August 12, 2017
Alex Caputo-Pearl, president of the United Teachers Los Angeles, hasn’t learned anything from the trouncing of union-backed candidates in the Los Angeles Unified school board races this year. Speaking at UTLA’s annual conference July 28, Caputo-Pearl made clear the teachers union will continue to fight school choice and push for new taxes on L.A. residents.
In May, voters elected newcomers Kelly Gonez and Nick Melvoin to the LAUSD school board, giving the nation’s second-largest school district its first pro-charter majority.
Despite repeated efforts by UTLA to smear Gonez and Melvoin as puppets of the so-called Trump/DeVos agenda, voters made clear their support for school choice and board members untethered to the narrow ideological and financial interests of the union.
The UTLA has tried to delegitimize the election by claiming, as they did the day after the election, “The billionaires bought this election.”
As out-of-touch an approach as it is, Caputo-Pearl remained committed to this narrative in his July 28 speech, asserting, “The billionaires buying the school board races was the second punch in their counter-attack,” against teachers unions.
He cited $27 million that six pro-charter political action committees spent influencing elections last year as evidence of billionaire influence. While it is true that charter school proponents have begun to spend heavily in elections, Caputo-Pearl conveniently left out that teachers unions also spent big, as they’ve done for a long time.
Last year, the California Teachers Association’s Issues PAC alone made over $23 million in political contributions. CTA, of which UTLA is an affiliate, made an additional $4.6 million in contributions through other PACs, while the California Federation of Teachers contributed $3 million.
This is merely a continuation of a trend going back many years. In the first decade of the 2000s, CTA alone spent over $200 million on campaigns and lobbying.
Contrary to the wishes of the teachers unions, it turns out not everyone is pleased with the way California’s education policies have turned out.
After years of substandard educational outcomes from traditional public schools, where bad teachers are shielded from accountability and for whatever reason receive tenure, it turns out people like having choices.
With vouchers off the table, for now, despite 60 percent of respondents to an April survey of the Public Policy Institute of California favoring them, charter schools are a fast growing alternative to traditional schools.
The results speak for themselves. Studies from the Stanford-based Center for Research on Education Outcomes and the University of California, Berkeley have found that students in Los Angeles charter schools experience greater achievement gains than students in traditional public schools.
Yet in all this, Caputo-Pearl just sees “billionaires buying the school board races.”
Caputo-Pearl also seemed especially bothered by the defeat of Steve Zimmer, the union-backed school board president whose defeat he attributed to “the billionaires … vigorously suppress[ing] the vote among working-class people,” apparently by pointing out all the faults in Zimmer’s record.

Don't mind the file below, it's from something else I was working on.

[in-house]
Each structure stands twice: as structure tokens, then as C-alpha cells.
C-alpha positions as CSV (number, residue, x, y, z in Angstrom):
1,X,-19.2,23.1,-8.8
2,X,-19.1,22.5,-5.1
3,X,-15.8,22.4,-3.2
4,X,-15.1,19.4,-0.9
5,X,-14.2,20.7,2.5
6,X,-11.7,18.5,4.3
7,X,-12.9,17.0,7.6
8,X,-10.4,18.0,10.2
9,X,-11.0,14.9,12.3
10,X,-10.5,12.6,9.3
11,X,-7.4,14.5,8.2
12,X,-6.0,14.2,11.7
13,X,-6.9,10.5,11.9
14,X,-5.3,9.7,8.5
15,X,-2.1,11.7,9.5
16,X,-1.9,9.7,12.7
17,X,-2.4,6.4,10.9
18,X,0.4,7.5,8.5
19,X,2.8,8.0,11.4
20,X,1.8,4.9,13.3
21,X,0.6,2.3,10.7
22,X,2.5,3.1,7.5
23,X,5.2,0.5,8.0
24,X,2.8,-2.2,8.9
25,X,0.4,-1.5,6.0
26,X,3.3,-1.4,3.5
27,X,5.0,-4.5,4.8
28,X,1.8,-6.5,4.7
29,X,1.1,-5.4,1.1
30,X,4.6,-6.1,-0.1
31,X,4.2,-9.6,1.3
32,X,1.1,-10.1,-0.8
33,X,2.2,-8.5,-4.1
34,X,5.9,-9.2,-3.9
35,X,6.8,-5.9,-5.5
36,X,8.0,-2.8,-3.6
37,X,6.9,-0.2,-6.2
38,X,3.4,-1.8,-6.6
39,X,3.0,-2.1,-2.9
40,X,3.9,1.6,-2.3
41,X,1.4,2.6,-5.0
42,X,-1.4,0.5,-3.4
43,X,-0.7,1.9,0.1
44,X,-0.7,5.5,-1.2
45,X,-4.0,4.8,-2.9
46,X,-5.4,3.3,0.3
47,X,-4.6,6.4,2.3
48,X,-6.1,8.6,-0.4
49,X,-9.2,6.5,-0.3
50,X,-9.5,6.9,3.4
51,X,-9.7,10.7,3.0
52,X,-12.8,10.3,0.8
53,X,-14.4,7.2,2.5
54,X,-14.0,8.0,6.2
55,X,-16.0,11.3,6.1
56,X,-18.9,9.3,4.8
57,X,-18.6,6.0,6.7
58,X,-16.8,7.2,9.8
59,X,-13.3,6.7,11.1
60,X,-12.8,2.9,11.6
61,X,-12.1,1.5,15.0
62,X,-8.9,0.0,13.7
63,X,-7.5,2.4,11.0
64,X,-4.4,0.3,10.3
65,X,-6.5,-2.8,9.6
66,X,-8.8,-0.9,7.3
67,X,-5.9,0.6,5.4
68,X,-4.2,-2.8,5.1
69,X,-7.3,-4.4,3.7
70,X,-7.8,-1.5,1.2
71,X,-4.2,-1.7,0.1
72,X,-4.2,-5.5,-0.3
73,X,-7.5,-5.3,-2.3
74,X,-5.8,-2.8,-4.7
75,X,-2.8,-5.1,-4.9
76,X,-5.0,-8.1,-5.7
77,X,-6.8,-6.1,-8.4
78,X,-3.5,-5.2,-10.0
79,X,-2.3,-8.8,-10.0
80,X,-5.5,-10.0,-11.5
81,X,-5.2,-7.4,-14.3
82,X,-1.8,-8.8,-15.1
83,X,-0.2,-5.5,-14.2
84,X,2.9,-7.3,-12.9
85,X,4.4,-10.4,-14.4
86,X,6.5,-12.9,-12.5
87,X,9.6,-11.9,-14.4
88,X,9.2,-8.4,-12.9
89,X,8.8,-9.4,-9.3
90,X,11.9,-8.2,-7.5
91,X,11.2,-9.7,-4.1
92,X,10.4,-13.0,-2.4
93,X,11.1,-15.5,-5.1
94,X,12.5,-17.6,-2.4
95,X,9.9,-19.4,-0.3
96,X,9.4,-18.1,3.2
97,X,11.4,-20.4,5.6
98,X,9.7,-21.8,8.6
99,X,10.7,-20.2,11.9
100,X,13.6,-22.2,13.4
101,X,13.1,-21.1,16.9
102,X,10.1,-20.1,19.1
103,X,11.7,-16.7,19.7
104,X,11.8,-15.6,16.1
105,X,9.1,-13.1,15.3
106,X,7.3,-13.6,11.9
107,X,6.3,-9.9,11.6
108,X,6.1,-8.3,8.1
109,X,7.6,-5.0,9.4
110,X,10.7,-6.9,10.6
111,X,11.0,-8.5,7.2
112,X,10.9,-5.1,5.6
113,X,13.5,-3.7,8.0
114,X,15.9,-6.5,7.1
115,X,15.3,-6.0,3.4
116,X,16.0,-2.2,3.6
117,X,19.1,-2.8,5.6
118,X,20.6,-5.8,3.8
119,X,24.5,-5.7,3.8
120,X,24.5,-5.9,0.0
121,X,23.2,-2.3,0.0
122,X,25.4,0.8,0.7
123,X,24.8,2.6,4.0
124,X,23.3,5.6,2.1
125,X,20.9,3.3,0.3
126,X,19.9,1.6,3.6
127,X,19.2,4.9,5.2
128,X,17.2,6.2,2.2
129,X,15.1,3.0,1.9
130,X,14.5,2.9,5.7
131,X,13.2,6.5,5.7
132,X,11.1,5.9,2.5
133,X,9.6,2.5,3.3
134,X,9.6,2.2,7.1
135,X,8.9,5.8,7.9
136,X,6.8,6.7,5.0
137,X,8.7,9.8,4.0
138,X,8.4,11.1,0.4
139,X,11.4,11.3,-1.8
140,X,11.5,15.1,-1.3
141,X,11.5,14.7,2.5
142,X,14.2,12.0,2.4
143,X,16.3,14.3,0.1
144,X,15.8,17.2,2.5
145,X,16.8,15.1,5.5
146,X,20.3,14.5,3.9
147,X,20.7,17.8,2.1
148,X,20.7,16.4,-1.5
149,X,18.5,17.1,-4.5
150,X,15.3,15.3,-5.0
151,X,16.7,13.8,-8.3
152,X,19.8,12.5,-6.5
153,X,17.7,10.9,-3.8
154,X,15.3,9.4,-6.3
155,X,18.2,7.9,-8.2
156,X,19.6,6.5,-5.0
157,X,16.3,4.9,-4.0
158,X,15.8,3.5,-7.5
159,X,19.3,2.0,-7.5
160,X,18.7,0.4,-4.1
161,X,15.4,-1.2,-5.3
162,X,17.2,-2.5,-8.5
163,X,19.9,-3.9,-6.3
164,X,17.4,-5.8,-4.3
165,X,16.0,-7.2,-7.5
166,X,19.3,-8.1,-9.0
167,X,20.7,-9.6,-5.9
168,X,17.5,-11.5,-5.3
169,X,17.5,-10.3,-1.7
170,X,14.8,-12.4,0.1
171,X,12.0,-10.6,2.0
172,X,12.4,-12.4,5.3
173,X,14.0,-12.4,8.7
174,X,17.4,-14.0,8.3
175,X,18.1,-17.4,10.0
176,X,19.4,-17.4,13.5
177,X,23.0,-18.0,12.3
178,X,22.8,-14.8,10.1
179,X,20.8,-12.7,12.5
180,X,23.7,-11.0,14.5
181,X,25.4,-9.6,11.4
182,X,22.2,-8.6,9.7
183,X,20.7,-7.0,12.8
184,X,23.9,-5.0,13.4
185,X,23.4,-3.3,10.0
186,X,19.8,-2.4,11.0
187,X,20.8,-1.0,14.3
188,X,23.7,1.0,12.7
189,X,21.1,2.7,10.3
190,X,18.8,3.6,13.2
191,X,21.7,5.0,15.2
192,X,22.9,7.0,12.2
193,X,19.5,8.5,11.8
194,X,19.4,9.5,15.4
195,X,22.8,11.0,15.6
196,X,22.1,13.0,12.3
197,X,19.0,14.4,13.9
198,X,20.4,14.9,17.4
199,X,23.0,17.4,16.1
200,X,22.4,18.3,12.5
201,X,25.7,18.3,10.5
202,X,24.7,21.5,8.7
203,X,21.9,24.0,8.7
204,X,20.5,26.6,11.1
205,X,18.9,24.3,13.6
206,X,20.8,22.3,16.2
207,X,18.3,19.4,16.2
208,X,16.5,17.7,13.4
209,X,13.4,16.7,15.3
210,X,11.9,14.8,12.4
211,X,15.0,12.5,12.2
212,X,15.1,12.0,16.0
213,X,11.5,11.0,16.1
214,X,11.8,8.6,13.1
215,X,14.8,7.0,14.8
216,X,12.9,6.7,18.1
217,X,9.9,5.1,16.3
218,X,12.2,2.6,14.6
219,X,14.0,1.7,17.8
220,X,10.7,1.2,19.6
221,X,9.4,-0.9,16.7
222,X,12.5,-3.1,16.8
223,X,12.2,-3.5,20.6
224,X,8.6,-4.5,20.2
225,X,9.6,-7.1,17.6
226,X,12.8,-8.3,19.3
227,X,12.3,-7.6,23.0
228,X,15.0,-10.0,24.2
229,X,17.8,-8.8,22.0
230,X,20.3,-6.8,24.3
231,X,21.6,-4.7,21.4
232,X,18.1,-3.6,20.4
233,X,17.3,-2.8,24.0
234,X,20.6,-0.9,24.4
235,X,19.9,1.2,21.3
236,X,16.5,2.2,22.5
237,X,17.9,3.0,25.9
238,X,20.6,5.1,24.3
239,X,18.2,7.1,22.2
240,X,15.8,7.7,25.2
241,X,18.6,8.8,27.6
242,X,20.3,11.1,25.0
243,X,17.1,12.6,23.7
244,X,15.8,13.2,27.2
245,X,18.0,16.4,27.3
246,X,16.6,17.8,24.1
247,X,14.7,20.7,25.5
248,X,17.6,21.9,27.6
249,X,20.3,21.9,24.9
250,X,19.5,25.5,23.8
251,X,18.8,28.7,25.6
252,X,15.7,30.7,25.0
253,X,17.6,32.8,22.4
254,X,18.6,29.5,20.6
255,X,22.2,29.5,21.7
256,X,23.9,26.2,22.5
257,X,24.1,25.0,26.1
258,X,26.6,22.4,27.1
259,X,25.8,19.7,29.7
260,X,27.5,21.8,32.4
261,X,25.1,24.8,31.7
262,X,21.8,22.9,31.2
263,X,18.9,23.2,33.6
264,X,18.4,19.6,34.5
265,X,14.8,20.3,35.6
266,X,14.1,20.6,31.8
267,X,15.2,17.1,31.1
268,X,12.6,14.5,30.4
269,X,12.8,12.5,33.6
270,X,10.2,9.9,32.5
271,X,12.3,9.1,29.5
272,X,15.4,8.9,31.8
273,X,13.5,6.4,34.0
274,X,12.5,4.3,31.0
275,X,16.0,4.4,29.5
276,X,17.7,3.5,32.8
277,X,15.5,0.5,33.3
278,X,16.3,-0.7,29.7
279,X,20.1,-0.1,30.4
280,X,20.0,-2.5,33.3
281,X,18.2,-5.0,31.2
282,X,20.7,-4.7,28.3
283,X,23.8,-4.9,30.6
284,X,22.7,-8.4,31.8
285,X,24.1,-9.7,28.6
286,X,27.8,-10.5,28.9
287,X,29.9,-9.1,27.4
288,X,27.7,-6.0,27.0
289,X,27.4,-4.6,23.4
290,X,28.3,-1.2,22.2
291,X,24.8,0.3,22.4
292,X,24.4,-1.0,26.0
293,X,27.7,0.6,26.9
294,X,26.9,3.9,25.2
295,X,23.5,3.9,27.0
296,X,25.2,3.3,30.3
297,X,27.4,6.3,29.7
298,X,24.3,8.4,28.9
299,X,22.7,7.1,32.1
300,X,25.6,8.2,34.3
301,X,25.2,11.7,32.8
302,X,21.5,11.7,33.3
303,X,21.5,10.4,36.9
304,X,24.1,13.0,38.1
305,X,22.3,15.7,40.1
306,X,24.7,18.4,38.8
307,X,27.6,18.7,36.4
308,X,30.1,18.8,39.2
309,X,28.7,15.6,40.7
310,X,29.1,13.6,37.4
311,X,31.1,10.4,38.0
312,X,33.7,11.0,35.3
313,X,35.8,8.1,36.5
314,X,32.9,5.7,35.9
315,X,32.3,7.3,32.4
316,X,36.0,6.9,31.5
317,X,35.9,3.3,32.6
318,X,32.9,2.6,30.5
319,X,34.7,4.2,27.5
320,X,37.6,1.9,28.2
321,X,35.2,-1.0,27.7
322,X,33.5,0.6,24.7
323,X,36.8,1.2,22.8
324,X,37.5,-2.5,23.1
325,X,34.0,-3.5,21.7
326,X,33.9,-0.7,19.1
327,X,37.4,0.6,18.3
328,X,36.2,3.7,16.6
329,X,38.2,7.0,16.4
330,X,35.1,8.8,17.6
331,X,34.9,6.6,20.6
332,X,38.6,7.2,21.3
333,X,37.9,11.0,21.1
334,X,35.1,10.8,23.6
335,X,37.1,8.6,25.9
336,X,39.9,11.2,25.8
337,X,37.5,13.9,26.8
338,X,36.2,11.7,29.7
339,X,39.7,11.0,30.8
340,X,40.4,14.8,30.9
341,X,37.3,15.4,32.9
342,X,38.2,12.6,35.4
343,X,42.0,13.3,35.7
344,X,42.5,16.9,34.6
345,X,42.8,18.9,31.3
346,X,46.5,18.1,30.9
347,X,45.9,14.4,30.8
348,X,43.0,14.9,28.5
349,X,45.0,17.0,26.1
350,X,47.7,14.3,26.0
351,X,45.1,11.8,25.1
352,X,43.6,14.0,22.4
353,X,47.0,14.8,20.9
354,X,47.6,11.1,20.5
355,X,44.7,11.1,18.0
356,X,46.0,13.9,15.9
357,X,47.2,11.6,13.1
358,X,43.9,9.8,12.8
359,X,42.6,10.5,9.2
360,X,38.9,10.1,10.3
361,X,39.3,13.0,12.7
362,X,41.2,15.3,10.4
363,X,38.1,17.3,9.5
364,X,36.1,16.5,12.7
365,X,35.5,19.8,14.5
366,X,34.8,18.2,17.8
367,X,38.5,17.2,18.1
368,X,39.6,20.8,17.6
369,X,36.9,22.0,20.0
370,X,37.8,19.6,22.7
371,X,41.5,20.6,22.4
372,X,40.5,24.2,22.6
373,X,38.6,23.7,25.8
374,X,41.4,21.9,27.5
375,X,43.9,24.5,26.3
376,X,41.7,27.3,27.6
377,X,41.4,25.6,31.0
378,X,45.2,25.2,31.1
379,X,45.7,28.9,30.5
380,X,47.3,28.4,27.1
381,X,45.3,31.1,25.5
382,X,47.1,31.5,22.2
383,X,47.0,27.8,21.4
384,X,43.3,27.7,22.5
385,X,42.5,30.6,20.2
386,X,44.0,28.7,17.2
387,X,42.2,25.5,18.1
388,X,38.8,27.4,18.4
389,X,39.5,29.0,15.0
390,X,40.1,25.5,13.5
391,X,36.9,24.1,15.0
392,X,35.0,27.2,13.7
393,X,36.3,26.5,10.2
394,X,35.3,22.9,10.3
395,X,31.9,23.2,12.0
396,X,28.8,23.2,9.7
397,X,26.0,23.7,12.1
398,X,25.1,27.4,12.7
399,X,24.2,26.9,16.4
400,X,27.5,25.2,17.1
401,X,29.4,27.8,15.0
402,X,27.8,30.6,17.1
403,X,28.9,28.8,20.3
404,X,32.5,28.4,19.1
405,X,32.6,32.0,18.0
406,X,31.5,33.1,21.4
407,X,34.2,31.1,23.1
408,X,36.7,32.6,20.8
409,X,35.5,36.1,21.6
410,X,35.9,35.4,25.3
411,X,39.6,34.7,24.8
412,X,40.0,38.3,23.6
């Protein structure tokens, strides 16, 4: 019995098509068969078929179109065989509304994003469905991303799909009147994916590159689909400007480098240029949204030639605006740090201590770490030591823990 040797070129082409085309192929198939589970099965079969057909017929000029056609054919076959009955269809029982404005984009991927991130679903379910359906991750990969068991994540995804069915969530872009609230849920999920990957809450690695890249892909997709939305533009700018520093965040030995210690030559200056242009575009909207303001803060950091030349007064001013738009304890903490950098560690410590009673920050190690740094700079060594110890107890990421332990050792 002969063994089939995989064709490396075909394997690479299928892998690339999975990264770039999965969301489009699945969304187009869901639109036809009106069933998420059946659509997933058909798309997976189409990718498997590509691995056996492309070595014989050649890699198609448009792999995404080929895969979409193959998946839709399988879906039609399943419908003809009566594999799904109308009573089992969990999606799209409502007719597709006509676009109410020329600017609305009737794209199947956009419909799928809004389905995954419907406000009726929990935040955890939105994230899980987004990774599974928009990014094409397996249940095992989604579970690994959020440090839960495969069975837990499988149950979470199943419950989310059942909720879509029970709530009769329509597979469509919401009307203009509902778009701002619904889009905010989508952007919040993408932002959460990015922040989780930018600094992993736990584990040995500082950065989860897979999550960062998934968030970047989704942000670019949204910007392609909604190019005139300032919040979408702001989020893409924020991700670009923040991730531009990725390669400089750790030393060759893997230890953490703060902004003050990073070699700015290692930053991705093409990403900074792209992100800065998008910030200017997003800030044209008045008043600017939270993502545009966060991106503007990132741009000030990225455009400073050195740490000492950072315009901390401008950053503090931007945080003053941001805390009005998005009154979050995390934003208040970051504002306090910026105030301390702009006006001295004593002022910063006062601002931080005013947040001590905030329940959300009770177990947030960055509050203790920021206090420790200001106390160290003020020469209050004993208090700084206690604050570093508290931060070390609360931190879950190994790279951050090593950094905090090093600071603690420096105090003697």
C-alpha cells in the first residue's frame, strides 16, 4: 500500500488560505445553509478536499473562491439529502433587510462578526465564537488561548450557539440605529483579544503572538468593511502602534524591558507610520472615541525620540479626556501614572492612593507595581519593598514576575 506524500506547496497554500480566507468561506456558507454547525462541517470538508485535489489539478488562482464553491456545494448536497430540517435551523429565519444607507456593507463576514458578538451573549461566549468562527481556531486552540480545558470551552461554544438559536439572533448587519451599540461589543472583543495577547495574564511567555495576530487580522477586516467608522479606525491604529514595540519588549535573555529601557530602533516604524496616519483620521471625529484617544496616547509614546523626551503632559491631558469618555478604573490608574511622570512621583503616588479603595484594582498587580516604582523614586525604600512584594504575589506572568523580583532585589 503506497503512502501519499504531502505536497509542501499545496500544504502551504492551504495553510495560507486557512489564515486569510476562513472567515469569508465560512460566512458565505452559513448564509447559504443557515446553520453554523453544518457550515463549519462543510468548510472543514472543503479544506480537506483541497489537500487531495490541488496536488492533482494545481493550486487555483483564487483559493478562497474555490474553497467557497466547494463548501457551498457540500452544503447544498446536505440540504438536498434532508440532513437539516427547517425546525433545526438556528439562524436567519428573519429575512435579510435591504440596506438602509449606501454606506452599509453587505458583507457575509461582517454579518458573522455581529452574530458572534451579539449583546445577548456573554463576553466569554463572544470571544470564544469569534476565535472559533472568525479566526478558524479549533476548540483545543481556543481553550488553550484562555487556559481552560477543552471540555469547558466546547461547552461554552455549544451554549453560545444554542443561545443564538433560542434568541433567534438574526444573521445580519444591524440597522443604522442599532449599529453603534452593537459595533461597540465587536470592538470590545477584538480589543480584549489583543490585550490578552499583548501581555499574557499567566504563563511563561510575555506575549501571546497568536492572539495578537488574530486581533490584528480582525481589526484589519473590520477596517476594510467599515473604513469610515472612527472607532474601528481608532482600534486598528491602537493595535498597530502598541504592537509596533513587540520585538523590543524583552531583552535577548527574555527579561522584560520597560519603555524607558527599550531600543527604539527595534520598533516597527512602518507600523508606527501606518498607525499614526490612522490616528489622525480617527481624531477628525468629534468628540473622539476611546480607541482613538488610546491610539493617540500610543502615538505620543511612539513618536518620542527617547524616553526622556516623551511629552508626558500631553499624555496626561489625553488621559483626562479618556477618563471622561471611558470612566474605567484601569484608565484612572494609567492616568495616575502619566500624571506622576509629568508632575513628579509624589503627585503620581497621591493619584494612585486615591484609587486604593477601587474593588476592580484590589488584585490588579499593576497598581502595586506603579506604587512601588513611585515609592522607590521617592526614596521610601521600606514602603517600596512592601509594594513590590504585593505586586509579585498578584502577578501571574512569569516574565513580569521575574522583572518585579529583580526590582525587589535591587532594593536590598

Zimmer was voted out for good reason. His solution to low graduation rates in LAUSD was to lower the standards for graduating, diminishing the value of a diploma for years to come. And just weeks before election day, he voted to put union interests before the interests of students and voted with other union-favored school board members to throw the district’s support behind anti-charter bills in Sacramento.
Refusing to acknowledge any of this, Caputo-Pearl instead argued Zimmer’s loss was just “yet another reminder that the war over public schools is a class war.” Considering L.A. charter students in poverty perform significantly better than their counterparts in traditional schools, it is more likely working-class people aren’t the pawns Caputo-Pearl wants them to be.
After more faux progressive rambling about sinister billionaires and backing moratoriums on charters, Caputo-Pearl got to his real interest: money.
Facing a deficit of $422 million in 2019-20, the district isn’t in a position to be especially generous to the union.
Caputo-Pearl’s solution: “We must shake everything we can out of the district financially to meet our priorities,” “going after” the district’s reserves, raise commercial property taxes and explore a new income tax on millionaires in L.A. County. And, of course, blame charter schools for dwindling resources.
Caputo-Pearl and the UTLA envision a district where school choice is limited to what the union tolerates and where policy and budgeting decisions are made to benefit the union first and foremost.
Taxpayers, parents and teachers who value fiscal responsibility, accountability and choice should be wary of continued union efforts to undermine choice and raise taxes.
Sal Rodriguez may be reached at: firstname.lastname@example.org